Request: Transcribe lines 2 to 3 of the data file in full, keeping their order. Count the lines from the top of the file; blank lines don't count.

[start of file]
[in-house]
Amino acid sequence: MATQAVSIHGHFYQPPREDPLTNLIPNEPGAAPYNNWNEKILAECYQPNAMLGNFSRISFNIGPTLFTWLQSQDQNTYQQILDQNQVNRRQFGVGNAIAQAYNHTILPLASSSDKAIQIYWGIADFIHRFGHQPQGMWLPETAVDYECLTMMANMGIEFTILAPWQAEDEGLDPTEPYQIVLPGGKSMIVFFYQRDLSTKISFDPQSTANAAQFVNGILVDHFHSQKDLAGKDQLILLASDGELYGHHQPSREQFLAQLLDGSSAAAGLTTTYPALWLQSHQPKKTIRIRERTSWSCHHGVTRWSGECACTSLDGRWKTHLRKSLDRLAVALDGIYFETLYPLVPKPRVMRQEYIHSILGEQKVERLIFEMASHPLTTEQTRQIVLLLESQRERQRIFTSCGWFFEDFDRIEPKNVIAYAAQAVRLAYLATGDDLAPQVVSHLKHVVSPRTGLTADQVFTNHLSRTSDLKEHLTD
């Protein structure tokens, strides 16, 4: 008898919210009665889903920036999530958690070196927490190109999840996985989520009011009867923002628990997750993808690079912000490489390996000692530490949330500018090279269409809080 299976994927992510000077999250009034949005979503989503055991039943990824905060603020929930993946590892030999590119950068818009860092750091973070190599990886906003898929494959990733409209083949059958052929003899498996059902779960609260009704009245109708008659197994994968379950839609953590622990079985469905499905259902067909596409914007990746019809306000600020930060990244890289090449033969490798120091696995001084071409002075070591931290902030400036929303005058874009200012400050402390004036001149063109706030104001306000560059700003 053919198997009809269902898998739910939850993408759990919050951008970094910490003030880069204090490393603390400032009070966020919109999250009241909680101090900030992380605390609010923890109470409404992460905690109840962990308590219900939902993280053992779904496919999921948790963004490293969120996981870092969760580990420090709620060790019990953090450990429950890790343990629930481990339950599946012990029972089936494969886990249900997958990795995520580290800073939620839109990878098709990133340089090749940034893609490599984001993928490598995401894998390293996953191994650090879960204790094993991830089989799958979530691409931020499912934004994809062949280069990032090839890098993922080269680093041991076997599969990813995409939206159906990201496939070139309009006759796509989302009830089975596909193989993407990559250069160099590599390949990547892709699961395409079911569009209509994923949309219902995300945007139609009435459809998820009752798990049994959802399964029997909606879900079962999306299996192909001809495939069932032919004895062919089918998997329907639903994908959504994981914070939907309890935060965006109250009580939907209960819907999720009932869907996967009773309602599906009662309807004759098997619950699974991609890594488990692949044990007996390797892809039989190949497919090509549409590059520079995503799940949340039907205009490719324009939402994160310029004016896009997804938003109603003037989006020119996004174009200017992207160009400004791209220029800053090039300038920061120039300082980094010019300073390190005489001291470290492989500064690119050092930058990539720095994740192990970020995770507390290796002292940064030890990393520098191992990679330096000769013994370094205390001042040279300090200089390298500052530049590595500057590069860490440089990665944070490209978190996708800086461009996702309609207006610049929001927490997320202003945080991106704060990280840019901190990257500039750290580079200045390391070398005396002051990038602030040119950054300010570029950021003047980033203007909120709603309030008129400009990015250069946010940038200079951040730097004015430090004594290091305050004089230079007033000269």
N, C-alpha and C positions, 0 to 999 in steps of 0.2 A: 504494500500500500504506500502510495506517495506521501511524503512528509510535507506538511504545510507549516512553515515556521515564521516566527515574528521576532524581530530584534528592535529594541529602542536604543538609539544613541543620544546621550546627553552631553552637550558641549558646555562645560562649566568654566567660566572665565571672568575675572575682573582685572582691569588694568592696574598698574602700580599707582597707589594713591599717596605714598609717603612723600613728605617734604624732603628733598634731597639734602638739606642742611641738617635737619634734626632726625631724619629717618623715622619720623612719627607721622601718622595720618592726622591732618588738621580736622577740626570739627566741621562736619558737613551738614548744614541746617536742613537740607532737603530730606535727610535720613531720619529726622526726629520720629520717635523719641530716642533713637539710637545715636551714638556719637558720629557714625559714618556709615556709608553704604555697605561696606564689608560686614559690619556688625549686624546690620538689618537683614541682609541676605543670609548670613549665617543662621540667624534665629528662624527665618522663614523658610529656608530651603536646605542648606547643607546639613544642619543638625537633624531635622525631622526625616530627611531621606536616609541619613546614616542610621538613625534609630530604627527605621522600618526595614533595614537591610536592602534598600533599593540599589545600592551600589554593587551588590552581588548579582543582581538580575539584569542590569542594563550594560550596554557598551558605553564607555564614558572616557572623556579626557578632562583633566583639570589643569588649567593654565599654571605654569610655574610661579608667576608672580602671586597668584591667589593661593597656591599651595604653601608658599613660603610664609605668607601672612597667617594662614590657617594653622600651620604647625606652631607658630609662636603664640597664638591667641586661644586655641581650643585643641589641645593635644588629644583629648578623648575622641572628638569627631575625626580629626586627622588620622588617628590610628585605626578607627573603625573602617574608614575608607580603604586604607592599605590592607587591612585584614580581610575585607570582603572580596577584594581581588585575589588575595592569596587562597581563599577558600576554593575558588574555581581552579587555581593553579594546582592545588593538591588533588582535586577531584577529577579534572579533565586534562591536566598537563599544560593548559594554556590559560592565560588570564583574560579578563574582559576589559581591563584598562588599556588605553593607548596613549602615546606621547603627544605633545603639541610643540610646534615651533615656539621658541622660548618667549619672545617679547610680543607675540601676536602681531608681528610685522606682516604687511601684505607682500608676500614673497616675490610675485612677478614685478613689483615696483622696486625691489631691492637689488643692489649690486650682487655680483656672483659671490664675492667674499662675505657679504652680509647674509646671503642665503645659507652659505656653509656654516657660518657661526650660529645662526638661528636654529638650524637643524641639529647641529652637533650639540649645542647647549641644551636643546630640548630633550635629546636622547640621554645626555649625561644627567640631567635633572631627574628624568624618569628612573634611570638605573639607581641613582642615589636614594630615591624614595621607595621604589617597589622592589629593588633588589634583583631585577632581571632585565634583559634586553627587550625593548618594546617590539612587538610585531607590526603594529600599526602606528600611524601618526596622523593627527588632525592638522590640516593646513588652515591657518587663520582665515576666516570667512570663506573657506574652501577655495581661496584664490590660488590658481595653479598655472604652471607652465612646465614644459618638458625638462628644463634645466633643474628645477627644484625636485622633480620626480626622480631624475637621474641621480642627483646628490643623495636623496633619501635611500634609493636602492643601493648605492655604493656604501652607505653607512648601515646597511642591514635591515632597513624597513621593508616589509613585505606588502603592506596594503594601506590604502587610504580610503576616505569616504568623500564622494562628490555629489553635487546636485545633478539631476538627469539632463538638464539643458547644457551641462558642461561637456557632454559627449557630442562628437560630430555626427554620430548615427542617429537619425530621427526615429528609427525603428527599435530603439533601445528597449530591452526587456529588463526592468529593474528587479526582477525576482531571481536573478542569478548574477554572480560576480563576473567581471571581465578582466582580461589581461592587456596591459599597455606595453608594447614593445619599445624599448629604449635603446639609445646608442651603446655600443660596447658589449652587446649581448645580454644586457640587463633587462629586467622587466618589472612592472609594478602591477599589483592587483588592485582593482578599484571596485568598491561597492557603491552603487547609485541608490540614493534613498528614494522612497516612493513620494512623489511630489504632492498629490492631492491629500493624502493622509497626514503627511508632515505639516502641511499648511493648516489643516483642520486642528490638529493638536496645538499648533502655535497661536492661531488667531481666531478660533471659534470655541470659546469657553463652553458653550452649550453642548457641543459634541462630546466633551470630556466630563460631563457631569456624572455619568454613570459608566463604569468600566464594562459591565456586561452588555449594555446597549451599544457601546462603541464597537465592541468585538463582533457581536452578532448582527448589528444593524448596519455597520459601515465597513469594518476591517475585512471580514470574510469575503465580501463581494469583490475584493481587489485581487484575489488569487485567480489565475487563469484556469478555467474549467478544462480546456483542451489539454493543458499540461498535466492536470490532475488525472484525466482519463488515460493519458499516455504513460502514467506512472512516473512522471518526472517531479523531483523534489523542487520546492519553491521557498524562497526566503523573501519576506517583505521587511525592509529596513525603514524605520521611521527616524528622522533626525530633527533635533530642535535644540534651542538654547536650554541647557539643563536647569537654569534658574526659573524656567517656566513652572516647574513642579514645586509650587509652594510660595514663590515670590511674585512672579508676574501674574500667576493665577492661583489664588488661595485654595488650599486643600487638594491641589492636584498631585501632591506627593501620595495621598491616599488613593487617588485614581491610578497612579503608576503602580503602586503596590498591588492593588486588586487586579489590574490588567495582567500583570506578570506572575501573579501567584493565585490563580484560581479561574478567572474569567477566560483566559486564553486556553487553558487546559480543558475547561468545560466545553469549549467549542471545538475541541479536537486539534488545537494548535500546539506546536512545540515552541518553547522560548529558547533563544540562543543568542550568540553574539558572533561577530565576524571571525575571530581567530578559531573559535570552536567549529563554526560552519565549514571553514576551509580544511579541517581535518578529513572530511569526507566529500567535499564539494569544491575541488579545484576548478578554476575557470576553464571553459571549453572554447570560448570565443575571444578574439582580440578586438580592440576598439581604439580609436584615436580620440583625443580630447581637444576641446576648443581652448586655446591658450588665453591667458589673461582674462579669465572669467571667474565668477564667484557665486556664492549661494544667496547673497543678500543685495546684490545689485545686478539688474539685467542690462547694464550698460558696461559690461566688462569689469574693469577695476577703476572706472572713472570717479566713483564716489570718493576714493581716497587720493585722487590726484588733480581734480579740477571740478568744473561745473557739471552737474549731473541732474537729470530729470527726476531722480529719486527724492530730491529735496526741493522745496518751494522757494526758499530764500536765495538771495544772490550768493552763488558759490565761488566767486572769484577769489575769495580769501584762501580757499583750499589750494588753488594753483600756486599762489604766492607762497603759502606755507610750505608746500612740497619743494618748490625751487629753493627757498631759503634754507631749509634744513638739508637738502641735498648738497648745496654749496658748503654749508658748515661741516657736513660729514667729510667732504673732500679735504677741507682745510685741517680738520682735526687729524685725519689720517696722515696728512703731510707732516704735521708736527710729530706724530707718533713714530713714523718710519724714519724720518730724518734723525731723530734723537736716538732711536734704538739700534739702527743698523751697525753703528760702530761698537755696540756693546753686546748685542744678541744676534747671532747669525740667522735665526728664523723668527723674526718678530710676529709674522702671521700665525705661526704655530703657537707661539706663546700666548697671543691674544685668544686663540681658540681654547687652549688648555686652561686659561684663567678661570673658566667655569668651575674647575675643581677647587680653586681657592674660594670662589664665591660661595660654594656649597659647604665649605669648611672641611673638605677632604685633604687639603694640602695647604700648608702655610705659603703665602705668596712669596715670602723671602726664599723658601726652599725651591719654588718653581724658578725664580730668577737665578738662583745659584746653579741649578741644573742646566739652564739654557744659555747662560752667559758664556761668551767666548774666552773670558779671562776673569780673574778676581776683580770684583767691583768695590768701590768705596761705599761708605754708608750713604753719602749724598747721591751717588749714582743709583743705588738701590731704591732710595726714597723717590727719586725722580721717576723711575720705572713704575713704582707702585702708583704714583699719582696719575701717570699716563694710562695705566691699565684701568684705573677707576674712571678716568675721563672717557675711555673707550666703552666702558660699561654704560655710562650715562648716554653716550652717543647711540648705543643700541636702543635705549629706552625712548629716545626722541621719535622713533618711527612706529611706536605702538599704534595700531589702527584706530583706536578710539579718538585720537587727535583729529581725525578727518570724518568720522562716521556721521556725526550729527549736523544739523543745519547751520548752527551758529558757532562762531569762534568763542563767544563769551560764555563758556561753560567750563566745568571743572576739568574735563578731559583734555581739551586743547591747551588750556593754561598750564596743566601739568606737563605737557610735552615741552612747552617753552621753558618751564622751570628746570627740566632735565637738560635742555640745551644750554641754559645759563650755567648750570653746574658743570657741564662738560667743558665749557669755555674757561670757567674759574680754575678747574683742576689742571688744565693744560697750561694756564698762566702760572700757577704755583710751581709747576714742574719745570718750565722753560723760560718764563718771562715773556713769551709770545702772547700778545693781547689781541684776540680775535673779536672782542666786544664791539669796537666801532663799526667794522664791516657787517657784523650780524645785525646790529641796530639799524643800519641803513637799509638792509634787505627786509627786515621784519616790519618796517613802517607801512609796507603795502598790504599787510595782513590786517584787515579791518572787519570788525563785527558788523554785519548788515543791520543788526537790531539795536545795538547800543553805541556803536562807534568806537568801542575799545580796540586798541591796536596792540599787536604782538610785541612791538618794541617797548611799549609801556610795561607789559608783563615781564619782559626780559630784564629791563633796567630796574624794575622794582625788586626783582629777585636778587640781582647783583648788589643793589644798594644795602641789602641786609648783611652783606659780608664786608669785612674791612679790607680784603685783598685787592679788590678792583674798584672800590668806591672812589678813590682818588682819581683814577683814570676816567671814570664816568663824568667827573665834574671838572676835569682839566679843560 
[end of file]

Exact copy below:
Amino acid sequence: MATQAVSIHGHFYQPPREDPLTNLIPNEPGAAPYNNWNEKILAECYQPNAMLGNFSRISFNIGPTLFTWLQSQDQNTYQQILDQNQVNRRQFGVGNAIAQAYNHTILPLASSSDKAIQIYWGIADFIHRFGHQPQGMWLPETAVDYECLTMMANMGIEFTILAPWQAEDEGLDPTEPYQIVLPGGKSMIVFFYQRDLSTKISFDPQSTANAAQFVNGILVDHFHSQKDLAGKDQLILLASDGELYGHHQPSREQFLAQLLDGSSAAAGLTTTYPALWLQSHQPKKTIRIRERTSWSCHHGVTRWSGECACTSLDGRWKTHLRKSLDRLAVALDGIYFETLYPLVPKPRVMRQEYIHSILGEQKVERLIFEMASHPLTTEQTRQIVLLLESQRERQRIFTSCGWFFEDFDRIEPKNVIAYAAQAVRLAYLATGDDLAPQVVSHLKHVVSPRTGLTADQVFTNHLSRTSDLKEHLTD
């Protein structure tokens, strides 16, 4: 008898919210009665889903920036999530958690070196927490190109999840996985989520009011009867923002628990997750993808690079912000490489390996000692530490949330500018090279269409809080 299976994927992510000077999250009034949005979503989503055991039943990824905060603020929930993946590892030999590119950068818009860092750091973070190599990886906003898929494959990733409209083949059958052929003899498996059902779960609260009704009245109708008659197994994968379950839609953590622990079985469905499905259902067909596409914007990746019809306000600020930060990244890289090449033969490798120091696995001084071409002075070591931290902030400036929303005058874009200012400050402390004036001149063109706030104001306000560059700003 053919198997009809269902898998739910939850993408759990919050951008970094910490003030880069204090490393603390400032009070966020919109999250009241909680101090900030992380605390609010923890109470409404992460905690109840962990308590219900939902993280053992779904496919999921948790963004490293969120996981870092969760580990420090709620060790019990953090450990429950890790343990629930481990339950599946012990029972089936494969886990249900997958990795995520580290800073939620839109990878098709990133340089090749940034893609490599984001993928490598995401894998390293996953191994650090879960204790094993991830089989799958979530691409931020499912934004994809062949280069990032090839890098993922080269680093041991076997599969990813995409939206159906990201496939070139309009006759796509989302009830089975596909193989993407990559250069160099590599390949990547892709699961395409079911569009209509994923949309219902995300945007139609009435459809998820009752798990049994959802399964029997909606879900079962999306299996192909001809495939069932032919004895062919089918998997329907639903994908959504994981914070939907309890935060965006109250009580939907209960819907999720009932869907996967009773309602599906009662309807004759098997619950699974991609890594488990692949044990007996390797892809039989190949497919090509549409590059520079995503799940949340039907205009490719324009939402994160310029004016896009997804938003109603003037989006020119996004174009200017992207160009400004791209220029800053090039300038920061120039300082980094010019300073390190005489001291470290492989500064690119050092930058990539720095994740192990970020995770507390290796002292940064030890990393520098191992990679330096000769013994370094205390001042040279300090200089390298500052530049590595500057590069860490440089990665944070490209978190996708800086461009996702309609207006610049929001927490997320202003945080991106704060990280840019901190990257500039750290580079200045390391070398005396002051990038602030040119950054300010570029950021003047980033203007909120709603309030008129400009990015250069946010940038200079951040730097004015430090004594290091305050004089230079007033000269």